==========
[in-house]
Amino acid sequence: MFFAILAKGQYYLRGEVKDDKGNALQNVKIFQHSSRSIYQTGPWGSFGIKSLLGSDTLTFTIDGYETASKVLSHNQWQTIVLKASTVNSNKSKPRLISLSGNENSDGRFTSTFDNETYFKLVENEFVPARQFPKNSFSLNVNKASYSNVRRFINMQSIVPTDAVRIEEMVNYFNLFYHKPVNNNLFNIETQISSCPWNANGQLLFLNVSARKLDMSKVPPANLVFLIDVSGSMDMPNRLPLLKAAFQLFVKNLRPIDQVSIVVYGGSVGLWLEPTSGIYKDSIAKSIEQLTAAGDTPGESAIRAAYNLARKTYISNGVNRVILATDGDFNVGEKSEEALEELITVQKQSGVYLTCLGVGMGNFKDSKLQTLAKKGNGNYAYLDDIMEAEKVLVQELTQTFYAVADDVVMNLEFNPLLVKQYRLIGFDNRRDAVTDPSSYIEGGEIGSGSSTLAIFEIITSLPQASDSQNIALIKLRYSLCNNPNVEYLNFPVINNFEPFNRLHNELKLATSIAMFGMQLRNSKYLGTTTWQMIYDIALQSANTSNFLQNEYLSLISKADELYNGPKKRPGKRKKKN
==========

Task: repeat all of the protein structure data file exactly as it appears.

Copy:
[in-house]
Amino acid sequence: MFFAILAKGQYYLRGEVKDDKGNALQNVKIFQHSSRSIYQTGPWGSFGIKSLLGSDTLTFTIDGYETASKVLSHNQWQTIVLKASTVNSNKSKPRLISLSGNENSDGRFTSTFDNETYFKLVENEFVPARQFPKNSFSLNVNKASYSNVRRFINMQSIVPTDAVRIEEMVNYFNLFYHKPVNNNLFNIETQISSCPWNANGQLLFLNVSARKLDMSKVPPANLVFLIDVSGSMDMPNRLPLLKAAFQLFVKNLRPIDQVSIVVYGGSVGLWLEPTSGIYKDSIAKSIEQLTAAGDTPGESAIRAAYNLARKTYISNGVNRVILATDGDFNVGEKSEEALEELITVQKQSGVYLTCLGVGMGNFKDSKLQTLAKKGNGNYAYLDDIMEAEKVLVQELTQTFYAVADDVVMNLEFNPLLVKQYRLIGFDNRRDAVTDPSSYIEGGEIGSGSSTLAIFEIITSLPQASDSQNIALIKLRYSLCNNPNVEYLNFPVINNFEPFNRLHNELKLATSIAMFGMQLRNSKYLGTTTWQMIYDIALQSANTSNFLQNEYLSLISKADELYNGPKKRPGKRKKKN